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Thursday, November 10, 2011

Jerry Brown appointees help approve higher rural fire fee

A state board restocked with Gov. Jerry Brown appointees approved a $150 fire fee Wednesday on rural homeowners this fiscal year, continuing a drive by the Democratic governor to raise $50 million from those residents.

Most property owners will receive a $35 discount for living in a fire district; an estimated 90 percent of structures qualify for that savings. But their remaining fee, $115, will still be significantly higher than what rural property owners would have paid under a plan the state Board of Forestry and Fire Protection passed in August.

An estimated 800,000 structures in rural areas, including homes and office buildings, will be subject to the fee. The state is responsible for wildfire prevention and protection in those areas, and the governor said this summer that suburban growth on formerly rural lands had driven up costs for the state.

After his efforts to pass a higher fee were stymied by the Legislature, Brown appointed four new members to the nine-person board in late October, all Democrats. One new appointee, Susan Britting, a Coloma biology consultant, advocated for immediate action on the higher fee and ultimately made the motion that passed on a 6-2 vote.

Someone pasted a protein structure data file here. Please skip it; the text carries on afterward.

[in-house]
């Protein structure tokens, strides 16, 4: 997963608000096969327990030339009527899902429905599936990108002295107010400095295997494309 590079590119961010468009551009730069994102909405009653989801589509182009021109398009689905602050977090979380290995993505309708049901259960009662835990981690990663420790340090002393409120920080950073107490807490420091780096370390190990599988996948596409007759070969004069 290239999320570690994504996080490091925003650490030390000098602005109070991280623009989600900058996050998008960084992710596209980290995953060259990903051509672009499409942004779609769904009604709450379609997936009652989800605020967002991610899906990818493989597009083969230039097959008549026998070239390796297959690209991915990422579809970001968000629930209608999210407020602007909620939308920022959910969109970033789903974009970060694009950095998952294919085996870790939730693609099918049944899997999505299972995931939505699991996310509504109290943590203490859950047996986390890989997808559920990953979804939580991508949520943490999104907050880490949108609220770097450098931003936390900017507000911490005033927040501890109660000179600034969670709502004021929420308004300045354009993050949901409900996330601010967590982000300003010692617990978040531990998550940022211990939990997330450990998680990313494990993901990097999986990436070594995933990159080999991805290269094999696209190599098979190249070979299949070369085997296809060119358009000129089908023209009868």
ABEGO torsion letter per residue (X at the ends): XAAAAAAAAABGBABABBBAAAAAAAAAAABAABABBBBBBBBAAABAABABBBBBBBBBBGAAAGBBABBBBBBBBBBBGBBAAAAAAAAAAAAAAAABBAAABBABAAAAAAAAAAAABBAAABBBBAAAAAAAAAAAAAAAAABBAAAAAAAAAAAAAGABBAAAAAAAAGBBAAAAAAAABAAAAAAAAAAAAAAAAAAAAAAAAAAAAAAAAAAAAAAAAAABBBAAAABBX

The governor's appointments adviser, Nettie Sabelhaus, and his natural resources secretary, John Laird, were on hand for the final vote.

Brown and Democratic lawmakers authorized a maximum $150 fee as part of the June budget agreement. But the fire board in August approved a smaller $90 fee that contained as much as $65 in credits that could have reduced the fee to as low as $25 for some property owners. The least a property owner would pay under the new plan is $115.

After the board's action in August fell well short of what Brown had expected, the governor pushed for a new bill in the final days of legislative session that would have imposed a $175 fee. But Democrats who represent rural areas joined Republicans in opposing Brown's new bill.

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    ****REMINDER**** Every fire has the ability to be catastrophic. The wildland fire management environment has profoundly changed. Growing numbers of communities, across the nation, are experiencing longer fire seasons; more frequent, bigger, and more severe, fires are a real threat. Be careful with all campfires and equipment.
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